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A tram driving in Amsterdam - the Netherlands
Image from Leonid Andronov

Accessibility on public transportation

Navigating the city centre of Amsterdam can be challenging in some areas with narrow pavements, cobblestone streets and steep bridges. The city’s extensive public transport network (GVB) offers several features to make travel more accessible for people with physical disabilities. Here are our tips on local trams, metros, buses and ferries to help you plan more accessible routes around the city.

Information on tickets

In Amsterdam, you can travel with a limited use ticket or a reloadable OV-chip card. Tickets can be purchased online or at GVB ticket machines. You can also travel using the OVpay system on trams, metros, buses and trains. Tap your contactless debit card, credit card, mobile phone or smartwatch to pay as you go. 

You must always tap your travel or payment card to check in and check out whenever you enter and exit trains, trams, buses and metros. 


All trams in Amsterdam have designated wheelchair space and priority seating. Newer tram models have wide wheelchair accessible doors and levelled entry to the tram carriage, marked with a wheelchair sign on the door. Older models have steps to enter, with one low entrance in the middle of the vehicle. Old tram models do not provide wheelchair ramps, while conductors on newer trams can provide foldable ramps in case of wide gaps.

Electric mobility scooters are allowed on trams, at a maximum 120 cm length; 70 cm width; 109 cm height. 

Note: Many tram stops in the city have levelled platforms for accessible entry, while other stops have partially raised platforms or high gaps that make entry with power wheelchairs challenging. Tram stops deemed wheelchair accessible by GVB are marked on route planners and on screens inside the tram, but do not include information on gaps. 


All metro stations in Amsterdam are marked as wheelchair accessible with lifts, ramps and wide fare gates. Metro carriages have designated wheelchair space and priority seating. The city’s metro system uses different metro models of which the newer “M5” model is the most physically accessible with a short gap between the platform and metro carriage.Major metro stations like Amsterdam Central Station have onsite staff who can assist with bridging wider gaps. Smaller stations are not regularly staffed.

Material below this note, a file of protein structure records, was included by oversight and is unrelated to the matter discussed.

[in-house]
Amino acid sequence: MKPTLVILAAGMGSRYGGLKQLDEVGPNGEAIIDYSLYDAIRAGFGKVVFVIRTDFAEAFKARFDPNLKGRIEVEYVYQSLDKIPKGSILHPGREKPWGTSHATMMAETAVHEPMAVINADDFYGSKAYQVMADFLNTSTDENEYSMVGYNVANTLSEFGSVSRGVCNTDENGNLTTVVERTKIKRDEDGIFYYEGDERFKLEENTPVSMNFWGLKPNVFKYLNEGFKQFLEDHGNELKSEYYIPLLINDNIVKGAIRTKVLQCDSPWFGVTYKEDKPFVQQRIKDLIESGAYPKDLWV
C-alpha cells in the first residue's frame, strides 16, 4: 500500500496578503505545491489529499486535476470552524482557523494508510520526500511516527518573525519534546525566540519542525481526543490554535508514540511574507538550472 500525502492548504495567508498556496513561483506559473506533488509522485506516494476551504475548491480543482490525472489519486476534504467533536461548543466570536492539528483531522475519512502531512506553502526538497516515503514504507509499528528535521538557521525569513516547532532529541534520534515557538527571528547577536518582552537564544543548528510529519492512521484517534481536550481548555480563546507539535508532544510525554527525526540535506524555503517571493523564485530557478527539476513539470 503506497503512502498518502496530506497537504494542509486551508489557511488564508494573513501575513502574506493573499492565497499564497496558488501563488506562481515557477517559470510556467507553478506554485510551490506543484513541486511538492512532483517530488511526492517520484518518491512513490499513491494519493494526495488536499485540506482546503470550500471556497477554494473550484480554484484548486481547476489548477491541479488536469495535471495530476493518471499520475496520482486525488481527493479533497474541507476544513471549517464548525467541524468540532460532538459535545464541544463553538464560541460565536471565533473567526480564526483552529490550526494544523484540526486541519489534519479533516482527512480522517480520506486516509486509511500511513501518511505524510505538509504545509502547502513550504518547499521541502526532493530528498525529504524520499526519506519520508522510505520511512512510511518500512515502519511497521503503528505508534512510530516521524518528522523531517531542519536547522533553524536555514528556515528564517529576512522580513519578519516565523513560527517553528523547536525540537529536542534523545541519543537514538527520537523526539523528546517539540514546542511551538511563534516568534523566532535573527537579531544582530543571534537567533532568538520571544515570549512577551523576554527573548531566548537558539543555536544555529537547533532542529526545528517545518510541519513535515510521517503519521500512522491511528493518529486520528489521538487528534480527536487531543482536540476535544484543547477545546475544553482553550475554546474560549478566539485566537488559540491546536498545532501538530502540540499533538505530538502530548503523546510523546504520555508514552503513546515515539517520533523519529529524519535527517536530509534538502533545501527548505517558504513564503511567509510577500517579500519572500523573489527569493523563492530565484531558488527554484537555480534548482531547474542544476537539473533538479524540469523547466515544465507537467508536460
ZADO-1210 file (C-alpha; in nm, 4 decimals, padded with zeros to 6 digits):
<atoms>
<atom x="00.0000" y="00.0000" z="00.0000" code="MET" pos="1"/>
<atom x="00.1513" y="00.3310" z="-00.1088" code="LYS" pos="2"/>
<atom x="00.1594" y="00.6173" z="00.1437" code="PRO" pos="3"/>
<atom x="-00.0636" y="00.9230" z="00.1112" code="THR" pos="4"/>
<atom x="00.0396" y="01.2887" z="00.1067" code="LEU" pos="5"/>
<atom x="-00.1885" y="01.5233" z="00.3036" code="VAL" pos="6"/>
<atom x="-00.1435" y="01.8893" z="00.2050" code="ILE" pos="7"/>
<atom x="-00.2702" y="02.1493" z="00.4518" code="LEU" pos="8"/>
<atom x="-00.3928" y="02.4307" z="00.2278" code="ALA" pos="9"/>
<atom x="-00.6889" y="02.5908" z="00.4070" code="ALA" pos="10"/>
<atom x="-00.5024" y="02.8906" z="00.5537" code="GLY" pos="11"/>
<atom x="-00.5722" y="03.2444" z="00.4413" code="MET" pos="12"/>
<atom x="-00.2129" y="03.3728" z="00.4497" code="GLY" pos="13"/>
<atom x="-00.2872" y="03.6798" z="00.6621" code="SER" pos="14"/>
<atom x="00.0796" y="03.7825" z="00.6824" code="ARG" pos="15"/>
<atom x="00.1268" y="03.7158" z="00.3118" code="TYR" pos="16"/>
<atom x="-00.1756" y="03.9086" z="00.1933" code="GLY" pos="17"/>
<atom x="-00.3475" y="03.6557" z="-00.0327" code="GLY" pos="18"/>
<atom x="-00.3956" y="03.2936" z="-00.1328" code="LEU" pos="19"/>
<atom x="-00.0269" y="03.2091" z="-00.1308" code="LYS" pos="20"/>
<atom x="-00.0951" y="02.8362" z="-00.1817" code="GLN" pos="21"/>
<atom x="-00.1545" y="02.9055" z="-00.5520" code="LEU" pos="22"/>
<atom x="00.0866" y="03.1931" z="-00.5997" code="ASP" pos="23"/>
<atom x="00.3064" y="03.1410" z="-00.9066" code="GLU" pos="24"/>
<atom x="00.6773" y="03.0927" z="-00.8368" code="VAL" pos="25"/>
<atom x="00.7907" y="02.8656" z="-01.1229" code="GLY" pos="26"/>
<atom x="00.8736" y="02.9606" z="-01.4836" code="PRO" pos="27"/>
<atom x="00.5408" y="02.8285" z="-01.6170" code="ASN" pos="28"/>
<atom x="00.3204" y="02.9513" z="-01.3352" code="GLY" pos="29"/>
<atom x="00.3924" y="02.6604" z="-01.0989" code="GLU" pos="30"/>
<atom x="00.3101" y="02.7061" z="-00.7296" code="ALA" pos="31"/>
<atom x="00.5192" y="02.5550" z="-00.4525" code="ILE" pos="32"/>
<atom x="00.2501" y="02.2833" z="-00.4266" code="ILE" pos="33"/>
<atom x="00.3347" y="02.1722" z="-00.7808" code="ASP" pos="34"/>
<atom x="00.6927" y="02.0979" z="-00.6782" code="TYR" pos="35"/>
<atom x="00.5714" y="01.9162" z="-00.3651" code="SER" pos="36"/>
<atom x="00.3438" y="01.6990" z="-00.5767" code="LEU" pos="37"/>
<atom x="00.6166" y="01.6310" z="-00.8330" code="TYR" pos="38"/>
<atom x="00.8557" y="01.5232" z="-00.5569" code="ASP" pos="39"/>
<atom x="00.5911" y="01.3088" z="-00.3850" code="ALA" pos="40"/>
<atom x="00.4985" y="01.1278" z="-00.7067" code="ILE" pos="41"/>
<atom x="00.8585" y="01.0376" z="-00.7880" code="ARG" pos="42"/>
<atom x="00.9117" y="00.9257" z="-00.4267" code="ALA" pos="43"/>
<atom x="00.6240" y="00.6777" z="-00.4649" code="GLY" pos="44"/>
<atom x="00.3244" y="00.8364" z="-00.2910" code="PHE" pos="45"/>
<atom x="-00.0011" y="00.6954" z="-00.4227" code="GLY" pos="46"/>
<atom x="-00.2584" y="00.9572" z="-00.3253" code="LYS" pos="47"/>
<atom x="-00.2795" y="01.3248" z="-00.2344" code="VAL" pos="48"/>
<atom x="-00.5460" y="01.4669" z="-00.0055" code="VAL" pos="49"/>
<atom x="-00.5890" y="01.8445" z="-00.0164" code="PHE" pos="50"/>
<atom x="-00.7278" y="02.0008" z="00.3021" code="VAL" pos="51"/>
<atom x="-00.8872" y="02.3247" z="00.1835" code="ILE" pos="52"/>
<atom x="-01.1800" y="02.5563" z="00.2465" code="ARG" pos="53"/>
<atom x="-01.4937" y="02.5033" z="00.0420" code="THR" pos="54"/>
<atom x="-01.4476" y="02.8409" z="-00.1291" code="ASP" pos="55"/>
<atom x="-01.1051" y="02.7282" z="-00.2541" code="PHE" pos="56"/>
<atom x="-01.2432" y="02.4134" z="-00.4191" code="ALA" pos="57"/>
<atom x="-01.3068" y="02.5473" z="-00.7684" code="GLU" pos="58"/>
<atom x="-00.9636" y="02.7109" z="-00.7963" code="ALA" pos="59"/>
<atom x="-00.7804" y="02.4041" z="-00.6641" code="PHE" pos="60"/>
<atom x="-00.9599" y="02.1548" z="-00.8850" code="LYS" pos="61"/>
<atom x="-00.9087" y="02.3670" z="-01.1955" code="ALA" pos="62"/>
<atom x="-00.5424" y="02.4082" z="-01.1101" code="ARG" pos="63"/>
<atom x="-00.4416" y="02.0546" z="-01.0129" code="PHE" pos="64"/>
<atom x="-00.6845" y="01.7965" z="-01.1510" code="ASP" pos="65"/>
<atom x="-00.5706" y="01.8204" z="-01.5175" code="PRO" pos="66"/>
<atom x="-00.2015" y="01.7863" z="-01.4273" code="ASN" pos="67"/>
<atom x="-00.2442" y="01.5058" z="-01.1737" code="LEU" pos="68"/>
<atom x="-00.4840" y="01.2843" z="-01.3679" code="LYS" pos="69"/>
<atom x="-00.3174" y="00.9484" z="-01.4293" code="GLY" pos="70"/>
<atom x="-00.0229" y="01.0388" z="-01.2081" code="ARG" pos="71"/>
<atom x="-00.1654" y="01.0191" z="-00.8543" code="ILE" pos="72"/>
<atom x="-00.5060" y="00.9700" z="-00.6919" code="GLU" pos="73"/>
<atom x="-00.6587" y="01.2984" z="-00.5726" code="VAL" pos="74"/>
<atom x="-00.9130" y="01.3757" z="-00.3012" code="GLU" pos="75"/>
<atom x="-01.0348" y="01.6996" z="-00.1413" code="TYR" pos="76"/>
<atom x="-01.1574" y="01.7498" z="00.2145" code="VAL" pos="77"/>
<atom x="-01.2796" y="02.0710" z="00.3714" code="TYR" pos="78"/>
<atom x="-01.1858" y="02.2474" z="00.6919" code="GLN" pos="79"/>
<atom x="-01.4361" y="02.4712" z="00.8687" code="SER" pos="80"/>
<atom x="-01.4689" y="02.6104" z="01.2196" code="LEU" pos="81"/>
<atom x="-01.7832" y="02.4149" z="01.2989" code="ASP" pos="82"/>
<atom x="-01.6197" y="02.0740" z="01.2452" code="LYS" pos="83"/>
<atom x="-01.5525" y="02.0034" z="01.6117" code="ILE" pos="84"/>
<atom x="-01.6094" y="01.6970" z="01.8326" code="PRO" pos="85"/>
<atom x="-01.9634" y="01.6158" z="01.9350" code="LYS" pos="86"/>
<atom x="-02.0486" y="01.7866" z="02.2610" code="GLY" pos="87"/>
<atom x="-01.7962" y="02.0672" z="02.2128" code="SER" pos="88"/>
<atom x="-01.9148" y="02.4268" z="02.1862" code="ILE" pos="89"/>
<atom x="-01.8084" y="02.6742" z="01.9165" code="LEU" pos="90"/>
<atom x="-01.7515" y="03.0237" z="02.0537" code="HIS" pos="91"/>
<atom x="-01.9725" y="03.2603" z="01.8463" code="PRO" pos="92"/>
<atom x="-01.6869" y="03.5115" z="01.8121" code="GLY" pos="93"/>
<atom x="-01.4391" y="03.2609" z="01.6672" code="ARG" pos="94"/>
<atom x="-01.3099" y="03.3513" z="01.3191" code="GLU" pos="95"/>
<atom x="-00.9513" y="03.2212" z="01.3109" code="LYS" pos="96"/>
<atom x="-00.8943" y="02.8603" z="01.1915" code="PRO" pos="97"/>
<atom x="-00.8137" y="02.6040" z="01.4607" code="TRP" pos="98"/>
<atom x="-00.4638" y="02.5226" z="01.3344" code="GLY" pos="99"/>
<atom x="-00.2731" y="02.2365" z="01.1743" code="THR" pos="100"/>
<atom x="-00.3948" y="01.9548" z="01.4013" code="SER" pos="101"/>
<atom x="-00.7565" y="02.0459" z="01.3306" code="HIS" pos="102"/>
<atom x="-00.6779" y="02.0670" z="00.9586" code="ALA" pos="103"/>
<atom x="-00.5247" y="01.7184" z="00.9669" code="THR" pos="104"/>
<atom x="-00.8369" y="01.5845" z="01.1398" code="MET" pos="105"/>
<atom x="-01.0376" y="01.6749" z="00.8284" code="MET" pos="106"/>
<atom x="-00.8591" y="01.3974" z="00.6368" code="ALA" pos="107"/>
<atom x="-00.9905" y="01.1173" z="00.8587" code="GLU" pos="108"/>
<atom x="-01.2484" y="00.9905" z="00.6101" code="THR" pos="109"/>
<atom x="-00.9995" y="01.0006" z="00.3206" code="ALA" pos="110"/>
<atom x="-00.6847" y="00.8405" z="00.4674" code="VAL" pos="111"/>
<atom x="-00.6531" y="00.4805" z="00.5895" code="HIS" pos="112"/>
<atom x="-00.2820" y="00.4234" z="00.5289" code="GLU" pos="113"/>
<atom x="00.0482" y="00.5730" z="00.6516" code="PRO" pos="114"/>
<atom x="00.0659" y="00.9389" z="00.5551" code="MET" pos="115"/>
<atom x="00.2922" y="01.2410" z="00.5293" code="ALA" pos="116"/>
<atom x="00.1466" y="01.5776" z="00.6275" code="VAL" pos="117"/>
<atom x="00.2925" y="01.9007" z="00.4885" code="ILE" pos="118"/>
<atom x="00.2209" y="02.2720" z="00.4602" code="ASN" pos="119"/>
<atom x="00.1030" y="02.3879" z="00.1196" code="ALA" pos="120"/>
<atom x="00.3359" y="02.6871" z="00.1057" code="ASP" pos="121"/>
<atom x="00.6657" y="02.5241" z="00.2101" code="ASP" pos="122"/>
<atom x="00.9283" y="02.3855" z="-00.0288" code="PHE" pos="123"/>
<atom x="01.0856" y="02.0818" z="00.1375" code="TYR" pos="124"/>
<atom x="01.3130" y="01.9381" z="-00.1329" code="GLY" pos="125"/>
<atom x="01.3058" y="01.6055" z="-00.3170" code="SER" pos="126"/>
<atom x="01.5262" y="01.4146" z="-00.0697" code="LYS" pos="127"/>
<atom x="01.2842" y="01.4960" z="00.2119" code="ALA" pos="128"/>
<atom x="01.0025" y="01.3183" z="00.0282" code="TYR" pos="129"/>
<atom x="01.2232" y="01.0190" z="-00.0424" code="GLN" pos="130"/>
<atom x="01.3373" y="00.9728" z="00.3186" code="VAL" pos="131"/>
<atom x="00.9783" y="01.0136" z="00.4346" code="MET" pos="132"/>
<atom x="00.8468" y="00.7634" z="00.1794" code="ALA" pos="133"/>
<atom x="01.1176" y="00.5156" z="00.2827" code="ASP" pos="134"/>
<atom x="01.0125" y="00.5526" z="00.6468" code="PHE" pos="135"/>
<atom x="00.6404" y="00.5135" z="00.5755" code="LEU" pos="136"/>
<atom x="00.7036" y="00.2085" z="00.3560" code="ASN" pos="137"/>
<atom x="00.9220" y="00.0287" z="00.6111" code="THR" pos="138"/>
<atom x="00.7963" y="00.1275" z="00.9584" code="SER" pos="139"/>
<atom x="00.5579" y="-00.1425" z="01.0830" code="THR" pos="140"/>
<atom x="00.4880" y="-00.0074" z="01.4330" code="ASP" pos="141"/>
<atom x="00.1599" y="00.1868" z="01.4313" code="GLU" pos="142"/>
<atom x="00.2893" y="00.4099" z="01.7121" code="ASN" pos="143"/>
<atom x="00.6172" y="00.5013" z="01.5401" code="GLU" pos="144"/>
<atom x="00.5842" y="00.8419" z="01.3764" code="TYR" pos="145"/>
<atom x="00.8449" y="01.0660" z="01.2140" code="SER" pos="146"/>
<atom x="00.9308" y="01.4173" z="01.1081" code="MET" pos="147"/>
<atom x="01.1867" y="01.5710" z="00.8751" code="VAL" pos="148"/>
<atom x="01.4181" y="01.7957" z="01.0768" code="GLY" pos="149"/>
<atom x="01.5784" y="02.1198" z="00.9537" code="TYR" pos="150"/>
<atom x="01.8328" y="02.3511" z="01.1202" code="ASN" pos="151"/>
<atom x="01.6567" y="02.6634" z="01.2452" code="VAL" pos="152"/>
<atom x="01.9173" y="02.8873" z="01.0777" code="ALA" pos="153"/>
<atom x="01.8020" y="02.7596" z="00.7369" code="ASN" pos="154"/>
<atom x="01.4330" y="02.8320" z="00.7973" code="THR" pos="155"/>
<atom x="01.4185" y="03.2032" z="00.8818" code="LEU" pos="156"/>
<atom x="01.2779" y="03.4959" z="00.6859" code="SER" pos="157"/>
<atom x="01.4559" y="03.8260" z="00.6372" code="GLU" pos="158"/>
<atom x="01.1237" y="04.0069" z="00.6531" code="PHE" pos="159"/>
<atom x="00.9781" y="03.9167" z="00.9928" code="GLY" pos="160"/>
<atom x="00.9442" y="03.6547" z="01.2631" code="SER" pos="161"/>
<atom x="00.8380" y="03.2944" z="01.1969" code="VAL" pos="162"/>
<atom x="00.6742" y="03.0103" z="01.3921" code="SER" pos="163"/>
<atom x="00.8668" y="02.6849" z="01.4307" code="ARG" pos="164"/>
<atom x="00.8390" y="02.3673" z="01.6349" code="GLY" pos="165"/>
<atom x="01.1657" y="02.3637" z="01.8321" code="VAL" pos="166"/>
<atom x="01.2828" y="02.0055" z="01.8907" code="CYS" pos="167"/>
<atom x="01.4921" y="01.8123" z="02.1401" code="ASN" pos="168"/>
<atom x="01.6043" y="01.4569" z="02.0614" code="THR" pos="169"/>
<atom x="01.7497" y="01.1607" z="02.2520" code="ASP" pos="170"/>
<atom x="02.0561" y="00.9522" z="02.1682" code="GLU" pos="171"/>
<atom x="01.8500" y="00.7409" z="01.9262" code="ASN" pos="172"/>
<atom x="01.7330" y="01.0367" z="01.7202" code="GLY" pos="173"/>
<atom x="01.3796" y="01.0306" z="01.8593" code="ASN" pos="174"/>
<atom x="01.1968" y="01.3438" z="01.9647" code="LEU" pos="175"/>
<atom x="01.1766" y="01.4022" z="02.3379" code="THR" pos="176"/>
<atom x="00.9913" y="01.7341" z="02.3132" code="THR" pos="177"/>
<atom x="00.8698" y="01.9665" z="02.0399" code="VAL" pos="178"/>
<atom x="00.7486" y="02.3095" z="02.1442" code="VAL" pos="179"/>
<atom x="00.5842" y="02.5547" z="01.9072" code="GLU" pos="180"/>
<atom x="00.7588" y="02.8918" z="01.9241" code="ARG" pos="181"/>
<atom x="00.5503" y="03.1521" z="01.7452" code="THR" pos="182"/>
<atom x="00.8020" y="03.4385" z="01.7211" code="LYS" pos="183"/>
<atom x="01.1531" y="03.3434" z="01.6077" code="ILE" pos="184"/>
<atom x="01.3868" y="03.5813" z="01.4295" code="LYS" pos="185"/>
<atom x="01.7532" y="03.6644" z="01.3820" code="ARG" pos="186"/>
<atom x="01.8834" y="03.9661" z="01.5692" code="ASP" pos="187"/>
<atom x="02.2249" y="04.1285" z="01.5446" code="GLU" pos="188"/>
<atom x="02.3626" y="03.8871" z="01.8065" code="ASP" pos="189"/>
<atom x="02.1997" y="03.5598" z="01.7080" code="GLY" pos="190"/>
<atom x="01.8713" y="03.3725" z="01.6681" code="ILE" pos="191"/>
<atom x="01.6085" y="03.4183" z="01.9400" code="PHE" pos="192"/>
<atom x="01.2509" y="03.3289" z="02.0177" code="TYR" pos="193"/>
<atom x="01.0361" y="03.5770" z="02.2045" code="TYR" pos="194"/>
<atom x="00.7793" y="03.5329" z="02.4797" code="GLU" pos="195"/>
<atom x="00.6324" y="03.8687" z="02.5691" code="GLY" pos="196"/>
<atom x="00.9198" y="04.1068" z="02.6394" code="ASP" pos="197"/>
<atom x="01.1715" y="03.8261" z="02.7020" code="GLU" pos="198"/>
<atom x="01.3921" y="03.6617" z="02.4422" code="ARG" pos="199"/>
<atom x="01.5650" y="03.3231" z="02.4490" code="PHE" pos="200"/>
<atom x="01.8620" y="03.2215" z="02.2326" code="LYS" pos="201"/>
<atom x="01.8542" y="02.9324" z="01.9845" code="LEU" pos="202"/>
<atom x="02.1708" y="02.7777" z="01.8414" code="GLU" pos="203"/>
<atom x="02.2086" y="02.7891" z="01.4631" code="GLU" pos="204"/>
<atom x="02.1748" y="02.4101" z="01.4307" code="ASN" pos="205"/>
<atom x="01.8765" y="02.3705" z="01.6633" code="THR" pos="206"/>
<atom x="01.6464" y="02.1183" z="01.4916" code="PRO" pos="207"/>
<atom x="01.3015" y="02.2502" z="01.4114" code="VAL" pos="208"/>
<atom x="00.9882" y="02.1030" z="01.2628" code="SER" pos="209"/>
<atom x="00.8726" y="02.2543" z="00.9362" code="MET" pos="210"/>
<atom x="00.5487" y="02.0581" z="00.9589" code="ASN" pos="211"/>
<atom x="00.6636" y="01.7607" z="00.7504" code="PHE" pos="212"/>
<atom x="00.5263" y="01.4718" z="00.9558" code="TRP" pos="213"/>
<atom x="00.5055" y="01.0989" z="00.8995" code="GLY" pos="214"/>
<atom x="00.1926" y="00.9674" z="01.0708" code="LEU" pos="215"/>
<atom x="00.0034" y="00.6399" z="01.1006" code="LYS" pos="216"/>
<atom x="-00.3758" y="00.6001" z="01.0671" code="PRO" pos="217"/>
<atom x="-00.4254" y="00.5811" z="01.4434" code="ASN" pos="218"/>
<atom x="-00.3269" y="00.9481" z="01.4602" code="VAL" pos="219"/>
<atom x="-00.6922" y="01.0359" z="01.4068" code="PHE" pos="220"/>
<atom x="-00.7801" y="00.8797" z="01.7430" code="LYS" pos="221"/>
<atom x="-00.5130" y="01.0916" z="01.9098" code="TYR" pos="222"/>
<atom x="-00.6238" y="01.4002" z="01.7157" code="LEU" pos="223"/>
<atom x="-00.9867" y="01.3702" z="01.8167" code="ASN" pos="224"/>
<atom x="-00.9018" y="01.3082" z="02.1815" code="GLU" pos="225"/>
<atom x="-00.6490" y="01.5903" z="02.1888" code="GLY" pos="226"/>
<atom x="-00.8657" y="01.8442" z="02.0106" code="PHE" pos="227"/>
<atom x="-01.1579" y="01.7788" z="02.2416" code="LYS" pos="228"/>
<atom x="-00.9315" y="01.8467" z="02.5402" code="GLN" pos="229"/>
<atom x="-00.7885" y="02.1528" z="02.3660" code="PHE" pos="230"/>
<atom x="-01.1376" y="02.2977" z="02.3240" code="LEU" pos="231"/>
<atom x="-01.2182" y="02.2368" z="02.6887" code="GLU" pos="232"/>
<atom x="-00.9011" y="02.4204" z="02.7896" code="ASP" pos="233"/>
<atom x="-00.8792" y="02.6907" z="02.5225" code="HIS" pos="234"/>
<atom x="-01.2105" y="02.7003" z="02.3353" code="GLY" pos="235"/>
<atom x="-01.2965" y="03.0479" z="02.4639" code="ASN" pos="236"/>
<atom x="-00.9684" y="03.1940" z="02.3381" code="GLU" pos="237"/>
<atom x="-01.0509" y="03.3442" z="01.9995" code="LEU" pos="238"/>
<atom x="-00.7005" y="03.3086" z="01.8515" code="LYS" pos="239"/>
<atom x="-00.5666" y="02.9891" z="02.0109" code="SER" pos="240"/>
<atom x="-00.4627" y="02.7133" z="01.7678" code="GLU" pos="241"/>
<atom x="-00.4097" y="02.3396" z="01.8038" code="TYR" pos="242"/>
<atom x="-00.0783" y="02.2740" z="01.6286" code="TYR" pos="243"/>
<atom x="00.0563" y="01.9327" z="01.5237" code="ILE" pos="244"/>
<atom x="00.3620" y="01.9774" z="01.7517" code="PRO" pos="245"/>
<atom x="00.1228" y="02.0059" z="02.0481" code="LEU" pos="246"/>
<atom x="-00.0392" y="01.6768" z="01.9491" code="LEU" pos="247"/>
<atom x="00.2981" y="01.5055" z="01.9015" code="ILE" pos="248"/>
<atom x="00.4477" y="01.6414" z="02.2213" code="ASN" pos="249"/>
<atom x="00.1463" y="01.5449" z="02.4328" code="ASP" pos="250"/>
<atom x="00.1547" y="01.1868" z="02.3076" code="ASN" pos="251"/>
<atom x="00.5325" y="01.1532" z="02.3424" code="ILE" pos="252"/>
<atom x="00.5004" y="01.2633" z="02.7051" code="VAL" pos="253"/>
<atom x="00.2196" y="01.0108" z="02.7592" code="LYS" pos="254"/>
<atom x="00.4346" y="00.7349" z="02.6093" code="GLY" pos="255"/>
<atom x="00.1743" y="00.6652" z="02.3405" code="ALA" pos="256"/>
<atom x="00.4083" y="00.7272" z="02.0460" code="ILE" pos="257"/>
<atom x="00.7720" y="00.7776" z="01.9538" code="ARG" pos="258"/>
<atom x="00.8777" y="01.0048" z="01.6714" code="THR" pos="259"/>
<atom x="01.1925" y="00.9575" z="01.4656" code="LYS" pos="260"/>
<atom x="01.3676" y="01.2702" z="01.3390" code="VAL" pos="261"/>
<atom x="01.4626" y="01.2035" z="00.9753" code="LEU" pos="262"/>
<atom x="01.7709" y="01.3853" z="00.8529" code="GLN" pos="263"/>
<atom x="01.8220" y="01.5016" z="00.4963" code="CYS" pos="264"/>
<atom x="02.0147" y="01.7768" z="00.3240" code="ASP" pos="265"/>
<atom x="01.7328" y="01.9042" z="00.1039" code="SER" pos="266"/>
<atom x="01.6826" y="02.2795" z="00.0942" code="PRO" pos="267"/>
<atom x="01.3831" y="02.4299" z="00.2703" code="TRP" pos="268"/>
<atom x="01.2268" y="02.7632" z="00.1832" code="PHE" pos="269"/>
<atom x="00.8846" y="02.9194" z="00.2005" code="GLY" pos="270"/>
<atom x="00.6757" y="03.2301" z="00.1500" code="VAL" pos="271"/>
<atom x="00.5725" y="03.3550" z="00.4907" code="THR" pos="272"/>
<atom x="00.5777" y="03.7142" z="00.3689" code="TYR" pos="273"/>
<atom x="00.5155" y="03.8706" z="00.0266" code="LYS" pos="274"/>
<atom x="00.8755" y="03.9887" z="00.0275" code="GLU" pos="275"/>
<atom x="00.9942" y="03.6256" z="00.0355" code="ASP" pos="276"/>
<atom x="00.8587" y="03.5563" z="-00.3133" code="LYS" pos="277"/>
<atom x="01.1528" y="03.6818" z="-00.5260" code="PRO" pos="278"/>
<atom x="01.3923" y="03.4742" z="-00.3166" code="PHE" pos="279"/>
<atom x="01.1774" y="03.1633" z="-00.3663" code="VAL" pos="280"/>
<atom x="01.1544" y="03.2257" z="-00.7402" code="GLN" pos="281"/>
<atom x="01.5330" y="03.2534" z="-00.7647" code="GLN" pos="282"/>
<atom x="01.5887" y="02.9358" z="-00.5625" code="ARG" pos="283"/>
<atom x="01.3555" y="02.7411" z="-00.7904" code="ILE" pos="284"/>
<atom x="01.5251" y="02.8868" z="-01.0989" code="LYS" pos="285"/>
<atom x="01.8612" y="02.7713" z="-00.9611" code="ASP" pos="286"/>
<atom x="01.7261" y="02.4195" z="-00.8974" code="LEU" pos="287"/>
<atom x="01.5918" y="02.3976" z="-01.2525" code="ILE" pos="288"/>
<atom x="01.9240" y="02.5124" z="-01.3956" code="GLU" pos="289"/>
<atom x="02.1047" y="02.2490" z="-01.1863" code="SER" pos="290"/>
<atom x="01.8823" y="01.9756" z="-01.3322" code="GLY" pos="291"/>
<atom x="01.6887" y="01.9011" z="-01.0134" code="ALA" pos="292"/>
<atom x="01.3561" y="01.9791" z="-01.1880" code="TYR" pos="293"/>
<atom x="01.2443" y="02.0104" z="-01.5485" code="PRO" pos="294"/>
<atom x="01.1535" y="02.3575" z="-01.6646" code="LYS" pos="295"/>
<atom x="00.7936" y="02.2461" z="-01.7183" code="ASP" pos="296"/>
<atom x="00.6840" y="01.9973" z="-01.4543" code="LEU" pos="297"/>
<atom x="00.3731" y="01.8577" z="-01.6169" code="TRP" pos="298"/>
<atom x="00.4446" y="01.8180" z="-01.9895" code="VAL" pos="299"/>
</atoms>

Electric mobility scooters are allowed on metros, at a maximum 120 cm length; 70 cm width; 109 cm height. 


Buses in Amsterdam have a low floor area designated for wheelchair users in the middle of the bus with fold-out wheelchair ramps that can be fitted by drivers for accessible entry and exit. Wheelchairs and walking cycles that are max. 170 cm long, 70 cm wide and 109 cm tall are allowed on buses. Electric mobility scooters are not permitted on buses. 


Amsterdam’s ferries provide free connections from Central Station to all passengers across the IJ River towards Amsterdam Noord. Wait times are short, with frequent ferry service across the water. Ferries have wide ramps used by all passengers for easy boarding on and off the boat. Wheelchairs, mobility aids and scooters are all permitted on ferries. 

Useful apps for accessible route planning

When searching for travel advice in the GVB Travel App, it is possible to select the option “Accessible Journey” and “Less walking” to reduce walking distance or plan routes with accessible vehicles and stops. You can also check for accessible stops on the GVB Routes and Schedules website. A filled in grey circle means the stop is marked as wheelchair accessible. 

You can also switch on the Virtual Stop Assistance in the app to plan your trip to fit your situation. The stop you want to use will then be assessed based on your personal settings and will give you a score from very good to inaccessible.  

Download the GVB Travel App